Connections that bridge the industry’s skills gap

Ideas & Debate

Connections that bridge the industry’s skills gap


A mechanical engineering student uses a lathe during a practical session at the Kisumu National Polytechnic. FILE PHOTO | NMG

Young people make up 14 million people, or 29% of Kenya’s total population, according to the 2019 national census. Kenya, like many countries, is experiencing a youth bulge, defined as a situation where more than 20% of the population of a country are young people.

It is estimated that 800,000 young Kenyans enter the labor market every year. But youth unemployment is high at 35% compared to 10% nationally. The situation is aggravated by an increase in the number of young people graduating from high school.

This year alone, more than 1.5 million learners will take the Kenya Certificate of Secondary Education exam in March and December. Of these, only about 20% will have the chance to join universities to pursue higher education.

Others will compete for places in technical and vocational education and training (TVET) institutions to take non-degree courses.

Despite the crucial role they play in equipping young people with technical skills to secure livelihood opportunities, many Kenyans feel that the non-degree courses offered by TVET are inferior. We need to dispel these notions. This focus on degrees and white-collar jobs may explain the high youth unemployment rates given the limited opportunities in the formal labor market.

Investing in technical, vocational and vocational courses at non-degree level is essential not only to help Kenya transform into an industrial economy, but also to bridge the huge skills gap in high demand in industry.

Unfortunately, young people from disadvantaged communities are likely to be denied opportunities to learn skills that would enable them to build sustainable livelihoods. Hence the need for concerted partnerships aimed at empowering disadvantaged youth to break the cycle of poverty by achieving sustainable livelihoods.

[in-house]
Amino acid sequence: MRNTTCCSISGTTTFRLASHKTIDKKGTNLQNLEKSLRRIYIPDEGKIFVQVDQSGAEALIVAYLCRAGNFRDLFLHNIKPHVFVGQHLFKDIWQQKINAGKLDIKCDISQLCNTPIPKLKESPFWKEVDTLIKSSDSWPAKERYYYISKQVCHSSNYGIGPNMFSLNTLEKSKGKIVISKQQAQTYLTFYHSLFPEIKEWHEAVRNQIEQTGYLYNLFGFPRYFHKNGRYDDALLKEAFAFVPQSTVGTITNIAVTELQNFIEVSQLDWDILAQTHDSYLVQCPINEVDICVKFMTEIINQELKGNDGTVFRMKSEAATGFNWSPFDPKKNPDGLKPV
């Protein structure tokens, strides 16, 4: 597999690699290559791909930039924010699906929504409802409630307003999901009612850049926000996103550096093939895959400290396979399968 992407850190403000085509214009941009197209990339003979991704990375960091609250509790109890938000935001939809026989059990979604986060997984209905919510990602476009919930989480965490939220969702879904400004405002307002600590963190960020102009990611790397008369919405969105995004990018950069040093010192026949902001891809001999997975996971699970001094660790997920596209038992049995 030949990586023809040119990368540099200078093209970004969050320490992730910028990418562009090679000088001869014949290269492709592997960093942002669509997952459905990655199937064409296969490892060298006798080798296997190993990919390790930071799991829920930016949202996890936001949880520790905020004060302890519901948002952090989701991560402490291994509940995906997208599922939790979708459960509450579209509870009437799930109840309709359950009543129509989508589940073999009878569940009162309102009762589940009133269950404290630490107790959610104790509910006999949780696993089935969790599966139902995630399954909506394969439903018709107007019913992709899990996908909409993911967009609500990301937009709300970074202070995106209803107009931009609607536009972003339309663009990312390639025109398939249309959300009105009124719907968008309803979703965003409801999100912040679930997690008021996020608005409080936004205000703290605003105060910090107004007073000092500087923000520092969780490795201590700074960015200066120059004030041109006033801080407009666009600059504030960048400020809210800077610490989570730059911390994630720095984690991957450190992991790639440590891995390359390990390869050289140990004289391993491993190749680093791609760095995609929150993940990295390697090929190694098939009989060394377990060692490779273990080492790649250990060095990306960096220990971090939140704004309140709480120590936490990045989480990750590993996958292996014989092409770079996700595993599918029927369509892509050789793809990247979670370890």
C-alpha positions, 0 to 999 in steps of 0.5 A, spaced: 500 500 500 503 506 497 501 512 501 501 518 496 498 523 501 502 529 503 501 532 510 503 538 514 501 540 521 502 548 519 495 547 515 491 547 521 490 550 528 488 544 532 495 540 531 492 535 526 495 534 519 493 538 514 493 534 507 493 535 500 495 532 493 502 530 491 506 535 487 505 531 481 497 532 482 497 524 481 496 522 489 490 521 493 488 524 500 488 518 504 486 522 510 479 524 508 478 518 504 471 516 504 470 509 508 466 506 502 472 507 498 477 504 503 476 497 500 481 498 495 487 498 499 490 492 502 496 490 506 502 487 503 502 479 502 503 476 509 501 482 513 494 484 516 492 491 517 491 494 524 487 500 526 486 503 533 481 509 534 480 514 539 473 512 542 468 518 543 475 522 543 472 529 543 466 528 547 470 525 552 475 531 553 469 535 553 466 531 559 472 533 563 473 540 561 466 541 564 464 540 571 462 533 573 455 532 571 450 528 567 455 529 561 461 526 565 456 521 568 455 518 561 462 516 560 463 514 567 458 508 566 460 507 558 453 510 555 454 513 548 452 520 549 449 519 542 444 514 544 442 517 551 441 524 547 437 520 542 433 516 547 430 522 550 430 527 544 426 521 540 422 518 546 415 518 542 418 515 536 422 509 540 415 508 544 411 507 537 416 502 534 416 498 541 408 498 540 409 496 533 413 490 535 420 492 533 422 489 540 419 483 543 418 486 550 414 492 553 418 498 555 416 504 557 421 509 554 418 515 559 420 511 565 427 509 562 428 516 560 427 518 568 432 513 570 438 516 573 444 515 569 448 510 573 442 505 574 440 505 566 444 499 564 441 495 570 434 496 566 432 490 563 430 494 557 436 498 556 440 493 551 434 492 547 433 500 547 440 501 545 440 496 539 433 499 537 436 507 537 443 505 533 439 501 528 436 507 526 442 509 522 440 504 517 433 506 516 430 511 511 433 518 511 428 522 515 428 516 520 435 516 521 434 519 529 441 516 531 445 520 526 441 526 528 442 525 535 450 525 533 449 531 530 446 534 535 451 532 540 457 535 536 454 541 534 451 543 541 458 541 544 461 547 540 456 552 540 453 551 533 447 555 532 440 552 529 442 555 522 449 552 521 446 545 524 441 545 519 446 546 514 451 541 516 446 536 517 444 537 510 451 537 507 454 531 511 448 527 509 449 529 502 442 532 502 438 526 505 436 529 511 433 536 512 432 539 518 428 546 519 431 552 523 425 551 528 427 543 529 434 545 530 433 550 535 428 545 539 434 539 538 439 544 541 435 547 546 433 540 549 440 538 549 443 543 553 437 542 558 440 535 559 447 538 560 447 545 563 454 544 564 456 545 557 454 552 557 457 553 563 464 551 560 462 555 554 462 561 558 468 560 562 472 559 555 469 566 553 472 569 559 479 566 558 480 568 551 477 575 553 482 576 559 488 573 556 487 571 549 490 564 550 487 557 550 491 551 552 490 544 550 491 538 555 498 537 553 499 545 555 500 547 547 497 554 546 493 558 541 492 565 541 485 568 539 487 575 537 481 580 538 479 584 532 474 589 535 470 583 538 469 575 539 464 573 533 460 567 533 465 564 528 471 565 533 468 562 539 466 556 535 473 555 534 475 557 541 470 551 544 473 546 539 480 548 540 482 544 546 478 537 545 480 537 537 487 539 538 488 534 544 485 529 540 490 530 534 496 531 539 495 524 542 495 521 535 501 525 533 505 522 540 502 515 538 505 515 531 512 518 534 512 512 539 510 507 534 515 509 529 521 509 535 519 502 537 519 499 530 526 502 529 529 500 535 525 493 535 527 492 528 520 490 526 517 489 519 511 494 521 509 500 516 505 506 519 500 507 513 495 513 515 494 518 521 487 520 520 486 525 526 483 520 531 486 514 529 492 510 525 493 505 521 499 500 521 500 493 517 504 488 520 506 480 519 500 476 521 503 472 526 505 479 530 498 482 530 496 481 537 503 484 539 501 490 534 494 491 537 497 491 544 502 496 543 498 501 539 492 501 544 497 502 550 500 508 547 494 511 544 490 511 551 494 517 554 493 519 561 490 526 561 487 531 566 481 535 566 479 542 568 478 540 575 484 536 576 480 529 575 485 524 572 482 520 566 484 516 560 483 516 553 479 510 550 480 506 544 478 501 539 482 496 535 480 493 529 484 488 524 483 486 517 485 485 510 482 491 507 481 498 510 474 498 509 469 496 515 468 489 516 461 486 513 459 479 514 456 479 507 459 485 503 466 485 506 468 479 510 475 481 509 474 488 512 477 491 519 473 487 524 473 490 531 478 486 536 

We must break down the barriers that prevent young people from succeeding in life by opening up opportunities for them. This involves equipping our young people with quality technical, vocational and entrepreneurial training through creativity and innovation to pursue sustainable livelihoods. In addition, we need to provide mentoring opportunities for our young people.

Most importantly, we need to empower young people with the skills and value to secure a productive future. Given the skills gap in the industry, and even more so in technical skills, partnerships are key to filling the gap in well-educated manpower. However, we also need to change the mindset of our young people from job seekers to job creators, equipping them with entrepreneurial skills to start their own businesses and employ others.

To address this issue, the Simba Foundation, Old Mutual and the Faulu Foundation have teamed up to help young people access car training and financial education in Kenya.

Anchored in skills-based training, recipients learn skills that are highly sought after in the industry. They also earn as they learn to enable them to meet their basic needs while learning skills that will help them build their future careers.

One of the TVET institutions involved in the initiative is the Christian Industrial Training Center (CITC) in Mombasa, where students also receive financial education and mentorship training. The CITC is a Christian institution created to provide technical, industrial, vocational and entrepreneurial training to young people so that they can be competitive in the job market. Others are St. Kizito Vocational Institute in Nairobi.

Forty students have so far completed their Level 3 training in Nairobi and Mombasa. This year another 36 students will attend the Grade 2 course in Nairobi and Mombasa. A cohort of 30 students is expected to start Grade 3 in Kisumu this year.

A key learning is that apart from technical skills, it is important to impart life skills to our young people. The World Health Organization defines life skills as “interpersonal skills and abilities that help people make informed decisions, solve problems, think critically and build healthy relationships with others while managing their lives productively”.

Young people need guidance to manage stress in life, manage conflict, and cultivate resilience and the ability to bounce back from adversity. Mentoring provides a good platform for developing life skills in young people.

Creating well-rounded individuals ensures that our young people have both technical skills to earn a living and the ability to be self-reliant and productive in their lives.

Mr. Popat is Chairman of Simba Foundation and Mr. Njoroge is Managing Director of Faulu Microfinance Bank